2 Lochy St, Petone, Lower Hutt
Opens: 7.30am weekdays; 9am weekend. Closes 3.30pm
Muesli $14.50, Revive coffee; t-leaf T tea
Revive Espresso Company is a coffee roastery with a café attached in a light industrial area of Petone close to the Bunnings hardware warehouse. It is quite hard to spot behind lush, dense greenery, but it is a least right on a corner – of Lochy and Nevis St – and there is a bus stop right outside. And it is pretty popular in the weekends, and indeed for much of the week, so clearly people find it alright.
The muesli (they call it granola, but there is no clumping of ingredients) is listed on the menu as ‘Ginger and macadamia granola (vegan), coconut mandarin chia, seasonal poached fruit’. So the vegan bit is achieved by replacing yoghurt with a chia pudding made with (presumably) coconut milk. Mandarins are in there somewhere, but they must be pureed, as I didn’t spot them. You don’t get milk with the dish but I had to ask for some once I had soaked up the chia pudding, as there isn’t enough to wet all the muesli.
The poached fruit consisted of three sticks of rhubarb and three slices of pear. Both were excellent: firm, not sugary, and with a hint of spice or fragrance (I thought I could detect rose water with the rhubarb for a moment, but I must have scooped up flower petal at the same time). I liked the fact that the pear was cut into longitudinal pieces, so you didn’t have the problem of trying to chop up a half pear with a spoon, as I’ve complained about at some other eateries.
The muesli itself consisted of roasted whole grain oats, coconut shred, sunflower and pumpkin seeds, slivered almonds, whole and broken macadamia nuts and two whole brazil nuts. The only dried fruit was a relatively small quantity of some raisins and what might have been blueberries. The ginger mentioned on the menu was only present as a single, preserved lump. Overall it was quite a dry mix, so low in sugar and oil. I’d rate this component, the poached fruit, the chia pudding, and the attractive sprinkling of freeze-dried raspberries and flowers over the top all as truly excellent.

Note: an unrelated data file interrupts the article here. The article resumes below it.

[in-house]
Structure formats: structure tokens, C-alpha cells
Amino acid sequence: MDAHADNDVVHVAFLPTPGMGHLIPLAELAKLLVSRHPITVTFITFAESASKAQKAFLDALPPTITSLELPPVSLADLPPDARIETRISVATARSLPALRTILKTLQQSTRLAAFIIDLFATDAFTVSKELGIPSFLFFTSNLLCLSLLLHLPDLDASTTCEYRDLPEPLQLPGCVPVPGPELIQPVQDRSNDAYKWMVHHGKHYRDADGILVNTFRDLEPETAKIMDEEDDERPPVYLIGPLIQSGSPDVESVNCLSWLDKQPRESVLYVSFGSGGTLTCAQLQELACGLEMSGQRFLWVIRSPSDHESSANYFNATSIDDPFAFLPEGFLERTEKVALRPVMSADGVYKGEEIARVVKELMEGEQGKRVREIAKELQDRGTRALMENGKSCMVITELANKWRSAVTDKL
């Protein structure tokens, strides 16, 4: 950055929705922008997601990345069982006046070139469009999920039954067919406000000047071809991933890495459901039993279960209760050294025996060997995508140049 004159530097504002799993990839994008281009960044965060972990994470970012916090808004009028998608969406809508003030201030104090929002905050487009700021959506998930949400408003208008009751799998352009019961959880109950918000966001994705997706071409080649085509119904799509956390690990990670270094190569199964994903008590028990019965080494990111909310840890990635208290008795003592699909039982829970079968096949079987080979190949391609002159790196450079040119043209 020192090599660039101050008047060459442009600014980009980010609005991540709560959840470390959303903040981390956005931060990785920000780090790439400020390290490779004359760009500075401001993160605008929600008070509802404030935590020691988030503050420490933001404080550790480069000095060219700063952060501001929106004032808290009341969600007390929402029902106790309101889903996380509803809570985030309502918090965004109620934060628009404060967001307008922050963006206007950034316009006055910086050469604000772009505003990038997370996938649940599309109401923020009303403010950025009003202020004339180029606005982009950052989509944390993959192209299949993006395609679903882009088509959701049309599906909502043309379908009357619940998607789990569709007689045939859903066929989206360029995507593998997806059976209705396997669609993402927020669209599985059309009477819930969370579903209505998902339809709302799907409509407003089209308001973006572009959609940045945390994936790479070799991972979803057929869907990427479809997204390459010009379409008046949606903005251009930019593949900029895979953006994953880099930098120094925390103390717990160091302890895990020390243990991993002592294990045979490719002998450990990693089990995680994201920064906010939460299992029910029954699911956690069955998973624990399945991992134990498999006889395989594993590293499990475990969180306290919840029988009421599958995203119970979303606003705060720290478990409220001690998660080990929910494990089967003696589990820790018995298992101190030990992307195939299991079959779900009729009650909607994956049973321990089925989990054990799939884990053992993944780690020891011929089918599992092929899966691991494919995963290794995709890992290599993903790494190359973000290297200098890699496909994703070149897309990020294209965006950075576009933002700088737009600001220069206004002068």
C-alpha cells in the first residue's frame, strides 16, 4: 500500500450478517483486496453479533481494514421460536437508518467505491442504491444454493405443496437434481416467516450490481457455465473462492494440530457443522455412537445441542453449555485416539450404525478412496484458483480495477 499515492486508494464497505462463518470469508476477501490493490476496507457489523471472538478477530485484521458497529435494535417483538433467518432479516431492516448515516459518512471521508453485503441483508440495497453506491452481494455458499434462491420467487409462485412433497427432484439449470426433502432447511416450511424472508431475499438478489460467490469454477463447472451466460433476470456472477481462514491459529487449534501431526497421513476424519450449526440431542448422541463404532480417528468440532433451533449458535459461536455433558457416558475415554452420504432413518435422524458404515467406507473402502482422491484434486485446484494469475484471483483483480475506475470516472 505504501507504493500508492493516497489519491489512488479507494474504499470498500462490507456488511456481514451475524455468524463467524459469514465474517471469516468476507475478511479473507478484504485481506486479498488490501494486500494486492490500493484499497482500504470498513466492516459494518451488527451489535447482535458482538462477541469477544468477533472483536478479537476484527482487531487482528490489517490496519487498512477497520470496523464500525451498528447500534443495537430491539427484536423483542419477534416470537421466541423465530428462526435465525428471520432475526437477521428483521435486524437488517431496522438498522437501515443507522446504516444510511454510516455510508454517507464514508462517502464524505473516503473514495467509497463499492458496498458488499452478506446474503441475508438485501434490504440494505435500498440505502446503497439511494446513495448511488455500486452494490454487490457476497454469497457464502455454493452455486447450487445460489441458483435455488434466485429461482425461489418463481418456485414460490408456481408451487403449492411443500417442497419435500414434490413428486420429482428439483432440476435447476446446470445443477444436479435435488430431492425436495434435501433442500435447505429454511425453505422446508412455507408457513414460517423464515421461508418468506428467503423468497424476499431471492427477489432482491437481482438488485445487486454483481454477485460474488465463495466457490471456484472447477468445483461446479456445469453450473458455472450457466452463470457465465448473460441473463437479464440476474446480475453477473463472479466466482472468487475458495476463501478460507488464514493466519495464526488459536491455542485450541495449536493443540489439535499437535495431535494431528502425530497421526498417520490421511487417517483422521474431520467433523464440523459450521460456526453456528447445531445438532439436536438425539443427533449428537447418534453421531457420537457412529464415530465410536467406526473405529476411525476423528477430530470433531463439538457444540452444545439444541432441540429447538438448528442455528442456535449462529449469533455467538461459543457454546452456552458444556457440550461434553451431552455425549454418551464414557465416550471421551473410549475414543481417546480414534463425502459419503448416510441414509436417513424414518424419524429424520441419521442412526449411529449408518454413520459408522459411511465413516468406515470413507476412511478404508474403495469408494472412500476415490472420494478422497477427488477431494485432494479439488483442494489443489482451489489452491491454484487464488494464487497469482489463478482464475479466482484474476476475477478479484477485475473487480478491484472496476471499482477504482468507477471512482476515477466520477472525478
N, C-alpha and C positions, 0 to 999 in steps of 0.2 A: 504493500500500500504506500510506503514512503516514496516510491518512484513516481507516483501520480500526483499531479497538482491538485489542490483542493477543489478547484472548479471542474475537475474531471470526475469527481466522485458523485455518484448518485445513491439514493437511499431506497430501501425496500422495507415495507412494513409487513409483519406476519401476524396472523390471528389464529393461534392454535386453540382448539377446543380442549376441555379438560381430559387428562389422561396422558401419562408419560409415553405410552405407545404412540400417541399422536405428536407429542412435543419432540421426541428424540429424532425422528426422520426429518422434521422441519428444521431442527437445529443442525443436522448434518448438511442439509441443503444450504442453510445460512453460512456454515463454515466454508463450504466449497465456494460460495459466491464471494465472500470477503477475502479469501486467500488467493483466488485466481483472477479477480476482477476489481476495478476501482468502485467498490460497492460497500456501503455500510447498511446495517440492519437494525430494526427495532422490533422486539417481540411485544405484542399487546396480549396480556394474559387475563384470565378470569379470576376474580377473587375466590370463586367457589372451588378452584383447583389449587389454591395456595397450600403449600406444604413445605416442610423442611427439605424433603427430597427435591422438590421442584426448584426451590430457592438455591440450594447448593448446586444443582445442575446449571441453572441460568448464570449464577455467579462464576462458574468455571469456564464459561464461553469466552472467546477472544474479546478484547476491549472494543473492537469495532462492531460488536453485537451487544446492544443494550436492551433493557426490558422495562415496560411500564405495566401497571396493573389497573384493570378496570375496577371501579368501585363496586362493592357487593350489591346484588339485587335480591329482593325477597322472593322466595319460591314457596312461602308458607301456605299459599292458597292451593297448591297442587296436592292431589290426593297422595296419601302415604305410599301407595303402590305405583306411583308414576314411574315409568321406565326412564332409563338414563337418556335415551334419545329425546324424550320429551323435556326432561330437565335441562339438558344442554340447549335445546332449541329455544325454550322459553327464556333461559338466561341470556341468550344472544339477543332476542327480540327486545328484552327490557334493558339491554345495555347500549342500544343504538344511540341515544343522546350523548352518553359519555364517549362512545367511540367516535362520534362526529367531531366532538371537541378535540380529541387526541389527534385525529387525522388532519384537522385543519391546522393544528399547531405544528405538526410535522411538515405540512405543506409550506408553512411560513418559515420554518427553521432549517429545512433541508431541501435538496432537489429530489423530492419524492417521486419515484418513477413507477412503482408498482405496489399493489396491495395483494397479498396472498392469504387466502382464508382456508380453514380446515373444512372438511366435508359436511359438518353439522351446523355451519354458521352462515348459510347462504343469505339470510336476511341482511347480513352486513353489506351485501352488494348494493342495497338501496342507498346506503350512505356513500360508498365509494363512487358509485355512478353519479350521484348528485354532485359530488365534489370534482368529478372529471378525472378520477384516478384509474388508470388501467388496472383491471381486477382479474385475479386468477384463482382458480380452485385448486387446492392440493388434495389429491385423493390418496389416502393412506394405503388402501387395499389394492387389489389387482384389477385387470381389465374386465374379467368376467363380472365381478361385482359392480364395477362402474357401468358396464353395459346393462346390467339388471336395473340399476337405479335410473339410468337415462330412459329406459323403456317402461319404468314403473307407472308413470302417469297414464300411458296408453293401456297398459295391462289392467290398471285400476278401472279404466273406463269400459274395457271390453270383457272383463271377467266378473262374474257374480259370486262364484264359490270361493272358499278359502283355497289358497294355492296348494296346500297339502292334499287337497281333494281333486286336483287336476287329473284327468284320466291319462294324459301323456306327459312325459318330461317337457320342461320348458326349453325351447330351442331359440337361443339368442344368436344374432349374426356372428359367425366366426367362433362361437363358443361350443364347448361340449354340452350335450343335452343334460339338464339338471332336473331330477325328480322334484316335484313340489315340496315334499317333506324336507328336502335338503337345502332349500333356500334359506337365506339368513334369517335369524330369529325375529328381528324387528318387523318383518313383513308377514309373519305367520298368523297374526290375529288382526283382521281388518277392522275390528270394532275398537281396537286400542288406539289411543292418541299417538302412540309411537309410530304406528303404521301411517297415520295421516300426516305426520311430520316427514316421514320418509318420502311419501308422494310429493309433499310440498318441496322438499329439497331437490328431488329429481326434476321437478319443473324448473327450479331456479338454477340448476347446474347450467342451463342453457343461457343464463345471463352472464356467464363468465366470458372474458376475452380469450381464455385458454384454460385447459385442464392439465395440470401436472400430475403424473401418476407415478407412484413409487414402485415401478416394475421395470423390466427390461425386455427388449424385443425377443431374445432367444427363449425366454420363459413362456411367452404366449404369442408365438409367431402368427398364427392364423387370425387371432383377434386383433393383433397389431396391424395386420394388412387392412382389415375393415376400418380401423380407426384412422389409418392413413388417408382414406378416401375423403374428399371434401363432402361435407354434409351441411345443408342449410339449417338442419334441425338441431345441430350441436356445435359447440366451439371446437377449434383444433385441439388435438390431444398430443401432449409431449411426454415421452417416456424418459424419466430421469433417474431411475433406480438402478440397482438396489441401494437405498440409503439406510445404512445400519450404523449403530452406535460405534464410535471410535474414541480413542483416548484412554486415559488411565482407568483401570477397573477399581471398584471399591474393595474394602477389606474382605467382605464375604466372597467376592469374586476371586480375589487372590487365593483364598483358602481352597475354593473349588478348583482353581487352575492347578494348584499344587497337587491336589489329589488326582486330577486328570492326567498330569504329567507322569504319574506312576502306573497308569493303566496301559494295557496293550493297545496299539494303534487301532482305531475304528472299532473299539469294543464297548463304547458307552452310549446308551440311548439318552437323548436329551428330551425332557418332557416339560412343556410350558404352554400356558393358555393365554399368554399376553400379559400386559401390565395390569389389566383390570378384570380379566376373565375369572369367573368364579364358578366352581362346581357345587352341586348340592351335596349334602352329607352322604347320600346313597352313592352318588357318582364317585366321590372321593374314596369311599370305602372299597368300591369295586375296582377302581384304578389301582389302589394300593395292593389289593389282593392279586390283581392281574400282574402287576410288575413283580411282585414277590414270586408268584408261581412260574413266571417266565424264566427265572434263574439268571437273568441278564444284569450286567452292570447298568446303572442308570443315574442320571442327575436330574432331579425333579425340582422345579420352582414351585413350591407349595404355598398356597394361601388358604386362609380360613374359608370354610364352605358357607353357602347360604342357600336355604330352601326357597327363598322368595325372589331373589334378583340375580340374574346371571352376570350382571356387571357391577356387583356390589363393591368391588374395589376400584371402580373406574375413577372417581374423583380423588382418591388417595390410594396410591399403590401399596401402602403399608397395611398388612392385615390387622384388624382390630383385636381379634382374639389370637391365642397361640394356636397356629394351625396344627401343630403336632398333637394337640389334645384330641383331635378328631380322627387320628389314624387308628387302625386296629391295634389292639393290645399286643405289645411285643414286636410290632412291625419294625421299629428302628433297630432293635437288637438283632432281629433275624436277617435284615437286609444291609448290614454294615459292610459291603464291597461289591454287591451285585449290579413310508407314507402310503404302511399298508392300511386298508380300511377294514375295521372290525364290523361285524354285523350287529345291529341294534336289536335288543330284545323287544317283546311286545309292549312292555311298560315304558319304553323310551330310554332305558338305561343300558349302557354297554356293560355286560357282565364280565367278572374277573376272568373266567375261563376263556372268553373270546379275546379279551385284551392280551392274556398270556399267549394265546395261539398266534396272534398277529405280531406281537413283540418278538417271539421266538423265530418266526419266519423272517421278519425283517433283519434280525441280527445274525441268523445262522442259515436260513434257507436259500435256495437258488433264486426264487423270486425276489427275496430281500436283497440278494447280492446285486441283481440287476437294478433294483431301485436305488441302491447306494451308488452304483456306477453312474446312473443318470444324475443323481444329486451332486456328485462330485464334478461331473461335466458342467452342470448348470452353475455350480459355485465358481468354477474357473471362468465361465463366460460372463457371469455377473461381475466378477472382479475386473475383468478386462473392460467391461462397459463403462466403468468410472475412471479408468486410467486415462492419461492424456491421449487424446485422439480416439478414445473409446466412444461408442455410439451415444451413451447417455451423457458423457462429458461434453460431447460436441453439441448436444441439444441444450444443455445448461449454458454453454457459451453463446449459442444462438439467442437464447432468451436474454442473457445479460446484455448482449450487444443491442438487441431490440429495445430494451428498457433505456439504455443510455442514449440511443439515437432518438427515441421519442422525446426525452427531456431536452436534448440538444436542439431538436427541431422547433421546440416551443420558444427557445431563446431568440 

However… underneath the muesli was a substantial pool of maple syrup. This just added a sickly sweet ingredient to whatever got caught up in the spoon when I dug down towards the bottom. I came away with that ‘eaten too much sugar’ slightly sick feeling that took a couple of hours to subside.
I turned up right on the dot of 9am on a Saturday, so was able to get some photos of the place more or less deserted. By 9.15 there were about ten people present and close to 10am it was three-quarters full. There was some innocuous café music playing quite loud in background all this time, in what is a fairly acoustically lively space, though when the place filled up there didn’t seem the din of voices you get in so many of our cafés converted from industrial spaces. Maybe that was because it accommodated fewer people than the otherwise comparable eateries of Prefab and L’affare in Wellington?
I took a cheese scone home with me. It was suitably cheesy, if a little bit too salty for me. I’d rate it 7/10. The coffee, by the way, was pretty good, though no filter is offered. That’s a bit behind the trend for coffee roastery cafés these days.
Top marks for everything in this muesli were almost completely wiped out by one simple ingredient – the syrup. The good thing is that now I have warned you, you could order the same dish and ask for no syrup. Interesting that it is not listed in the menu ingredients. Overall, quality food and coffee can be had in this semi-industrial space.
Reviewed October 2020.
Menus, ingredients and opening hours may change. Check with eatery before you visit.